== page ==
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Celebrity News

Vince Harder's heartbreak over his daughter's deadly diagnosis

The singer and his wife Abby reveal their daughter’s terrifying health crisis

By Leena Tailor
One minute, gorgeous little Presley was like any other one-year-old girl, singing, watching The Lion King and chasing after big brother Jaxon. The next moment, the toddler's parents, popstar Vince Harder and his musician wife Abby, faced a shocking diagnosis that meant their daughter faced a lifetime of needles, caution and monitoring – without which, her life would be at risk.
"The biggest shock was that we had a perfectly normal child a week earlier, then suddenly they're telling us she's got this chronic condition we have to keep on top of for the rest of her life," Abby says of hearing that Presley has type 1 diabetes, an incurable autoimmune condition where the pancreas produces little or no insulin, which the body needs to process blood sugar.
"It was daunting realising that this was going to be forever. I started looking at her whole life, thinking, 'How will we deal with teenage years? Can she ever go to the movies and eat endless M&M's? Can she ever have a day off?'"
Abby and Vince won't let type 1 diabetes stop Presley from achieving her dreams.
Fourteen months on, Abby, 35, and Popstars panellist Vince, 39, have accepted Presley can't take days off from being diabetic, but they also know she's capable of living a relatively normal life – including occasional lolly binges – as long as her insulin's managed accordingly.
Diabetes never occurred to the couple when Presley, now two, developed a fever during our level three lockdown in May 2020. In the coming days, she became incredibly thirsty, wet through her nappies, constantly slept, experienced vomiting and diarrhoea, and lost weight. After visits to three different doctors over five days, the medical professionals suspected a virus or gastro bug.
But after her breathing became stuttered, Presley ended up in Auckland's Waitakere Hospital, where Abby witnessed seven horrifying attempts to insert a drip into her severely dehydrated, screaming toddler. Abby recalls, "It was the scariest moment – she just wasn't herself."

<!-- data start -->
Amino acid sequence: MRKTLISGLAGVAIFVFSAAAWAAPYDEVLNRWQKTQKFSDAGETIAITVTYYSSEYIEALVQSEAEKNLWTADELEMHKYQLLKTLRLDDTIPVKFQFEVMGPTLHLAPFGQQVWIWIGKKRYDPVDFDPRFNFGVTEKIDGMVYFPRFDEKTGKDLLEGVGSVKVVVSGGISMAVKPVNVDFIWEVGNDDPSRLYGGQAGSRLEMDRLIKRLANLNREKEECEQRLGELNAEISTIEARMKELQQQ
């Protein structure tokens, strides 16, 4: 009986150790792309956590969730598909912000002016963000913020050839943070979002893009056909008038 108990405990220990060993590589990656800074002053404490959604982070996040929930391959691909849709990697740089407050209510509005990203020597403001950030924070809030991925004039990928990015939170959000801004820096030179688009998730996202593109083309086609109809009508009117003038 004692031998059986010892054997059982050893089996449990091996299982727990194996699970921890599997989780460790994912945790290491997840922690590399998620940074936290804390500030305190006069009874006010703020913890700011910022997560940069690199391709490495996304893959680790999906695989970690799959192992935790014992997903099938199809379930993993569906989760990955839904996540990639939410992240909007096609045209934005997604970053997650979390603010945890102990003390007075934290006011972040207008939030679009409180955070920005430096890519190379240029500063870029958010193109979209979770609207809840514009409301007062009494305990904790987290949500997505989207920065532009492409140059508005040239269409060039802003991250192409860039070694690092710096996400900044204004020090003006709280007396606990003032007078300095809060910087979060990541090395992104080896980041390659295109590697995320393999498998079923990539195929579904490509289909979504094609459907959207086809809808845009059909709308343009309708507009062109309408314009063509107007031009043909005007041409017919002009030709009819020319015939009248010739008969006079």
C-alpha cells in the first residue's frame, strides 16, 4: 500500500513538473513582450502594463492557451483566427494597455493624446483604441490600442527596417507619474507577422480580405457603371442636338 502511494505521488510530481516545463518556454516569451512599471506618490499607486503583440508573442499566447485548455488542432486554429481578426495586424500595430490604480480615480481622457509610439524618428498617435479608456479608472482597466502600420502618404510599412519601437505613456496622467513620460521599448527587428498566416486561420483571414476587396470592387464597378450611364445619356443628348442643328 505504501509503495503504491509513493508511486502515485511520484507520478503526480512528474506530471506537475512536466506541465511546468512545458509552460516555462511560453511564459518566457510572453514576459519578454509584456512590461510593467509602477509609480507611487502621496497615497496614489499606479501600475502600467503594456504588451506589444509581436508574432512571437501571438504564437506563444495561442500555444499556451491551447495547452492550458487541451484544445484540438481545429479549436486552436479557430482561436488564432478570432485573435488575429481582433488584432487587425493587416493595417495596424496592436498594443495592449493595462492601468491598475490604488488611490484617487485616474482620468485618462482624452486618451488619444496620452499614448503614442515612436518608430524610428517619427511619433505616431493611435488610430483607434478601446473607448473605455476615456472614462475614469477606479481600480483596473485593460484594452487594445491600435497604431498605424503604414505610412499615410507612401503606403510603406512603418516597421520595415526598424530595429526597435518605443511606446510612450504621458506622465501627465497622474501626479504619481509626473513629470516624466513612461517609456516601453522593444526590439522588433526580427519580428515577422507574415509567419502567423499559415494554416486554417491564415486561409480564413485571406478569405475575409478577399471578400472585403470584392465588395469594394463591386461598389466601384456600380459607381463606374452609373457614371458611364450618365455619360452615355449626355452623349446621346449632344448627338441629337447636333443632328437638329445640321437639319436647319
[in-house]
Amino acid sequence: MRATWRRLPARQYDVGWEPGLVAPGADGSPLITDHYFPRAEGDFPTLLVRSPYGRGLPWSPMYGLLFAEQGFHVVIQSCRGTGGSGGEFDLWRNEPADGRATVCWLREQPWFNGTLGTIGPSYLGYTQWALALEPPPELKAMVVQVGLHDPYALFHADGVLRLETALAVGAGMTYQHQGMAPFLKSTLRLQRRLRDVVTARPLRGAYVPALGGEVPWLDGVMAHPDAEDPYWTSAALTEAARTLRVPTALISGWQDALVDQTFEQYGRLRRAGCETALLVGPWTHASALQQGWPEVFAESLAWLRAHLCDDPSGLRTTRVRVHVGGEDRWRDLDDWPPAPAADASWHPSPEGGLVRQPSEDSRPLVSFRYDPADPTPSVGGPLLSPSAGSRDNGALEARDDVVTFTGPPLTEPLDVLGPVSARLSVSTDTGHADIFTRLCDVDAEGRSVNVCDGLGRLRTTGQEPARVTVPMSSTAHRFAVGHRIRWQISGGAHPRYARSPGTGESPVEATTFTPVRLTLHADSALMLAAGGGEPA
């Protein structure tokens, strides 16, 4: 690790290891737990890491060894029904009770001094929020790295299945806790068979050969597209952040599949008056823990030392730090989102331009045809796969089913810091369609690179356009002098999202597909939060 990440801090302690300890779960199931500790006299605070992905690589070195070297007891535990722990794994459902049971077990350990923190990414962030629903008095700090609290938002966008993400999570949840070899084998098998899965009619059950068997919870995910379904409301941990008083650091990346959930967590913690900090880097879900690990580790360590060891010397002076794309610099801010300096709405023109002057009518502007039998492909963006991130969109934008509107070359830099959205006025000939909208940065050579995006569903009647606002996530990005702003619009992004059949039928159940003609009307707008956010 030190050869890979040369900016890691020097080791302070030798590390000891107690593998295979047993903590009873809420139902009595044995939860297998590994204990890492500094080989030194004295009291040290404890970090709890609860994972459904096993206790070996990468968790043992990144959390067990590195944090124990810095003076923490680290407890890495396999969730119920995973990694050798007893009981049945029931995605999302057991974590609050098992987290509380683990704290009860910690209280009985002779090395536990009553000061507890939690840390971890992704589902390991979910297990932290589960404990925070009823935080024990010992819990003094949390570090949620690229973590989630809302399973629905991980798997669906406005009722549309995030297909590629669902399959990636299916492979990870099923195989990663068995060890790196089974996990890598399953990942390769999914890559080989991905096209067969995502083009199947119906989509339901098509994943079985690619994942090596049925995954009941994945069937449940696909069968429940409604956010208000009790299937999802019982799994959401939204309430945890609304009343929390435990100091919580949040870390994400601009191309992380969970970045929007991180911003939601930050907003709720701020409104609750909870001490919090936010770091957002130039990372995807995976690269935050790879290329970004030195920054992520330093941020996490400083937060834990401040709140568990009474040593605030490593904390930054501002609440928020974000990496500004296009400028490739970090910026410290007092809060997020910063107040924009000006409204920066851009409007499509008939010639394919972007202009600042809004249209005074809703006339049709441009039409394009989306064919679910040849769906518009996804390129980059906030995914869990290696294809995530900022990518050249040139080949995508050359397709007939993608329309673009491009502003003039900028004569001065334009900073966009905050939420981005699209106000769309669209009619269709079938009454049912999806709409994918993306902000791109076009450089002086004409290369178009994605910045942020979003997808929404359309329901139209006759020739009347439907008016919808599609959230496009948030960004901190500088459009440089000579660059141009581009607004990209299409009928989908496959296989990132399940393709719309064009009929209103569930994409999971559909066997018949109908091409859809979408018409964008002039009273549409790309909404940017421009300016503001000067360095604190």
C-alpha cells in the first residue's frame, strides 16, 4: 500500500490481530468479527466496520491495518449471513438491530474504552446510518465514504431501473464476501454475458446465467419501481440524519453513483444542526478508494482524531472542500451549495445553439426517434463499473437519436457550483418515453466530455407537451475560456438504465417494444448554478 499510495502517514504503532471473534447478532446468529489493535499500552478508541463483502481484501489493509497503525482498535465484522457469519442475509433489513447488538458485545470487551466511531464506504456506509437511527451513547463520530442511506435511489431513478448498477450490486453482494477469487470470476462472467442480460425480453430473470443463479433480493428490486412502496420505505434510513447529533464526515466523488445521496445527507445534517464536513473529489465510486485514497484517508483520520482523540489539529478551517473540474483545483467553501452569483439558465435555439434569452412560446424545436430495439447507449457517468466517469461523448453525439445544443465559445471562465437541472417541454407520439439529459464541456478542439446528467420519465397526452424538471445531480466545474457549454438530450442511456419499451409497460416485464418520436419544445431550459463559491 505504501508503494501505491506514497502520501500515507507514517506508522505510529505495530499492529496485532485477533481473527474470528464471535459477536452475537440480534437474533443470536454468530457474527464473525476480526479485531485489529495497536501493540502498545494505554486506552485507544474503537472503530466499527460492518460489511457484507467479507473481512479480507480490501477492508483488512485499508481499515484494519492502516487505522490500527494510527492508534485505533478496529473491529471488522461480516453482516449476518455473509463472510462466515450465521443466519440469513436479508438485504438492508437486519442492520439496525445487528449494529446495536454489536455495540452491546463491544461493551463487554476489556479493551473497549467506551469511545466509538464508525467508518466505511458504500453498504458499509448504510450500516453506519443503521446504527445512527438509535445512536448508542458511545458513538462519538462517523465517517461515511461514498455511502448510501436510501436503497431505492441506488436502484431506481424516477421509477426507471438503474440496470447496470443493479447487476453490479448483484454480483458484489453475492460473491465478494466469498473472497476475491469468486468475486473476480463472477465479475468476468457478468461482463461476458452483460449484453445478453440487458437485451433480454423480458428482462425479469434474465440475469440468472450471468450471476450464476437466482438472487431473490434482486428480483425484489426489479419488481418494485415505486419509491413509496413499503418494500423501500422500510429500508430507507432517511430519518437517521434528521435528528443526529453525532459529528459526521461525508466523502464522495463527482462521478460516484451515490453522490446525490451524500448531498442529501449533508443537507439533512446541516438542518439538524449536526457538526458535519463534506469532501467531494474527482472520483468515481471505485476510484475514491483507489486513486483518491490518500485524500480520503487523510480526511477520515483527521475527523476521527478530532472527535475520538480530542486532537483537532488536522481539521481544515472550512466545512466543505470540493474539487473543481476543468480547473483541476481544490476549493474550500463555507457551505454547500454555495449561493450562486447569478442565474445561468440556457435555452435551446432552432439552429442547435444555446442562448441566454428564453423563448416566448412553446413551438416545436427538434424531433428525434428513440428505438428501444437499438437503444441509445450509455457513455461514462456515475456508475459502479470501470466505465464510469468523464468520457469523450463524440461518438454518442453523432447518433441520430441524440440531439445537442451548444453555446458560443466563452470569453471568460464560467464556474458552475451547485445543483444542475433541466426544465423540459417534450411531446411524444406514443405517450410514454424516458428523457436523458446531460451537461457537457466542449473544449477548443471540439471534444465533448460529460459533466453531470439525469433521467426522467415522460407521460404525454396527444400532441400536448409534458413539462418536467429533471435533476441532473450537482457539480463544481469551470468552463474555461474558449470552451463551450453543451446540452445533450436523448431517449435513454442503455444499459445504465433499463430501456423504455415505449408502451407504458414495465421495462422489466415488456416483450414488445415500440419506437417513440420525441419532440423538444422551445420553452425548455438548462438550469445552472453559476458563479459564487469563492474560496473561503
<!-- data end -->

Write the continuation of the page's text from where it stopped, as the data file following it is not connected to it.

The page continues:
With diabetes looking likely, Presley was transferred to Starship children's hospital, spending two nights in the paediatric intensive care unit, receiving fluids and insulin, but remaining sleepy.
Peace of mind: Presley wears a sensor on her arm that reads her glucose levels.
As doctors continued jabbing and prodding, Abby broke down, crying out, "You can't prick her fingers any more! They're already calloused and cut. There's no more space!"
Abby and Vince were relieved when Presley finally perked up, and doctors later confirmed her diagnosis, explaining she'd been in "severe" diabetic ketoacidosis, a potentially fatal state. Abby tells, "Our reaction was, 'She doesn't eat sugar! How did she get diabetes?'"
"Even family members asked, 'What have you been feeding her?'" adds Vince, who has two daughters from a previous relationship, Cadence, 16, and Yanique, 15, who feature on a children's EP he's working on. The following days were spent learning to handle blood glucose tests and insulin injections.
"We had to get over the fact we were hurting our child by injecting her," says Abby.
Rather than being overwhelmed, the doting parents are raising funds for diabetes sufferers.
Determined to do their best for their daughter, she and Vince invested in a $100 glucose monitor, as well as a $98-a-fortnight sensor that was inserted in Presley's arm to relay her glucose levels.